In 2016, Augustin et al. reported their experience with 232 VATS lobectomy of whom 15 (6.5%) were converted to open thoracotomy. In particular, they noted that conversion was not related to higher overall postoperative complications or longer chest tube staying and in-hospital mortality. Only hospital stay got worse in the conversion group. All the conversions were safely performed without intra-operative deaths (18). Other Authors reported similar experience with no in-hospital mortality after conversion to thoracotomy during VATS lobectomy and non-statistical significant outcomes worsening (19,20).

However, there are also different experiences. The ESTS Minimally Invasive Thoracic Surgery Interest Group (MITIG) published a paper about major intra-operative complications during VATS anatomical lung resections and concluded that these occurrences (about 1.5% of patients operated on by VATS) are infrequent and seem not to be related to surgical experience but have an important impact on patient’s outcomes (21). Indeed, they recorded 3 intra-operative and 10 in-hospital deaths correlated to major intra-operative complications. That is why they recommended ability to recognize when a dangerous situation is occurring in order to prevent unmanageable bleeding. In this way, they distinguished between conversion to avoid complication and conversion to fix complication; definitively two different situations.

In 2010, Gopaldas et al. published a paper not focused on conversion and its impact on outcomes but just as interesting for our purposes (22). They reported on a huge population that intra-operative complication during VATS lobectomy are significantly more frequent than during open lobectomy showing a prevalence of 1.5%.

Is intra-operative conversion during VATS lobectomy a failure?

Recently, Fourdrain and coworkers published a paper entitled “Intraoperative conversion during VATS does not constitute a treatment failure” (23). They started from the assumption that VATS advantages over open surgery have been already highlighted and therefore VATS lobectomy is replacing thoracotomy approach even in challenging cases. However, despite many studies have investigated and compared outcomes associated with VATS and thoracotomy, few series have been reported evaluating VATS resection with intra-operative conversion. They reported their experience with a population of 610 patients whose underwent 301 thoracotomy and 309 intention to treat VATS with 56 conversions. The Authors interesting used a propensity score analysis to assess 90-day mortality and morbidity rates between converted VATS and open surgery group and found that (I) VATS + conversion group were more likely to have cardiac or respiratory comorbidities than full VATS group; (II) 18.1% of patients underwent conversion during VATS; (III) the leading causes of conversion were pleural adhesions (28.6%) and vascular lesion (25%); (IV) postoperative mortality was higher in conversion group than in thoracotomy group but without statistical significance; (V) postoperative morbidities were similar in open and conversion group but lower in full VATS group. Based on these data they concluded that conversion during VATS lobectomy is not disadvantageous compared to immediate open surgery.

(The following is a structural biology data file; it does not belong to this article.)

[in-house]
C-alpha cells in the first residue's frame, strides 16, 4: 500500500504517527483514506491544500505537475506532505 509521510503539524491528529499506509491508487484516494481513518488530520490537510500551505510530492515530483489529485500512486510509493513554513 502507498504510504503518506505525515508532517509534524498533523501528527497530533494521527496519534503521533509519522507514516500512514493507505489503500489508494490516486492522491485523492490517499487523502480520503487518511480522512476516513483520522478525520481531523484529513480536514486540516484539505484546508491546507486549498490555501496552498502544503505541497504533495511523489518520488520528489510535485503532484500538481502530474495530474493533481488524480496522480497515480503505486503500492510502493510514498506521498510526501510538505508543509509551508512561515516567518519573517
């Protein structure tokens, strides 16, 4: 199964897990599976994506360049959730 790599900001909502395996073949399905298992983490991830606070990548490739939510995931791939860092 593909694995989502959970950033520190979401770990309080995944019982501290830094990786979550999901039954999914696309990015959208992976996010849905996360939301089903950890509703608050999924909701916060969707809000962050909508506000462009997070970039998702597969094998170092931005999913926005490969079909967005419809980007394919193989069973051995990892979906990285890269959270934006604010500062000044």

Moreover, they went further claiming that these findings should be applied not only for standard cases but even for the most demanding such as advanced disease or challenging anatomical restoration. So, they concluded that VATS approach should be preferred to open surgery as a general rule, since even if intra-operative conversion could be required that did not disadvantage any patients.

The paper is interesting with meaningful conclusions, however, as Authors themselves underlined, there were some limitations and one in particular is very significant. Due to the small number of conversions, they were not able to predict the impact on outcomes of every conversion reason. So, they could not assert if emergency and non-emergency conversions did affect outcomes at the same way.


To summarize, advantages of VATS over open thoracotomy have been proved just as its oncologic efficacy and favorable overall and disease survival. Concerning VATS lobectomy indications, it is common opinion that early stages should be approached by minimally invasive technique but also demanding cases are affordable by now. The only limitation would seem to be surgeon and its staff experience to the point that someone argued that no absolute contraindications to VATS lobectomy should be placed. A surgeon is considered expert for most demanding cases after about 90 procedures.

At the same time, it has been confirmed that early and mid-term outcomes are similar when thoracotomy and converted VATS lobectomy are compared. That would indicate that VATS approach is totally safe and should be preferred regardless of conversion odds.

On one side we support this kind of message since it prompts to provide patients the advantages of minimally invasive surgery. On the other hand, we would not perpetrate the message that conversion is always safe. In our opinion conversion during VATS lobectomy must be considered a chance to be used in a smart way. Leaving aside long-term postoperative outcomes, when conversion is performed for technical or oncologic reasons, which are non-emergency conversions, it does not put patients at risk. Instead, when conversion is due by an emergency such as vascular injuries, even in experienced hands it could represent a high risk. Furthermore, vascular injuries are often consequence of neglected technical or oncological reasons.

So we encourage to choose VATS approach for every anatomical lobar or sublobar resection but, at the same time, we recommend attention to recognize dangerous situations and, in case of obstacles, to convert without hesitation. Conversion is smart when avoid emergency, otherwise it is a dangerous question mark to be avoided.




Conflicts of Interest: The authors have no conflicts of interest to declare.


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Cite this article as: Raveglia F, Scarci M, Cioffi U, Baisi A. Intra-operative conversion during video-assisted thoracoscopic surgery lobectomy is not a failure as long as emergency is avoided. J Thorac Dis 2019;11(3):638-642. doi: 10.21037/jtd.2019.02.68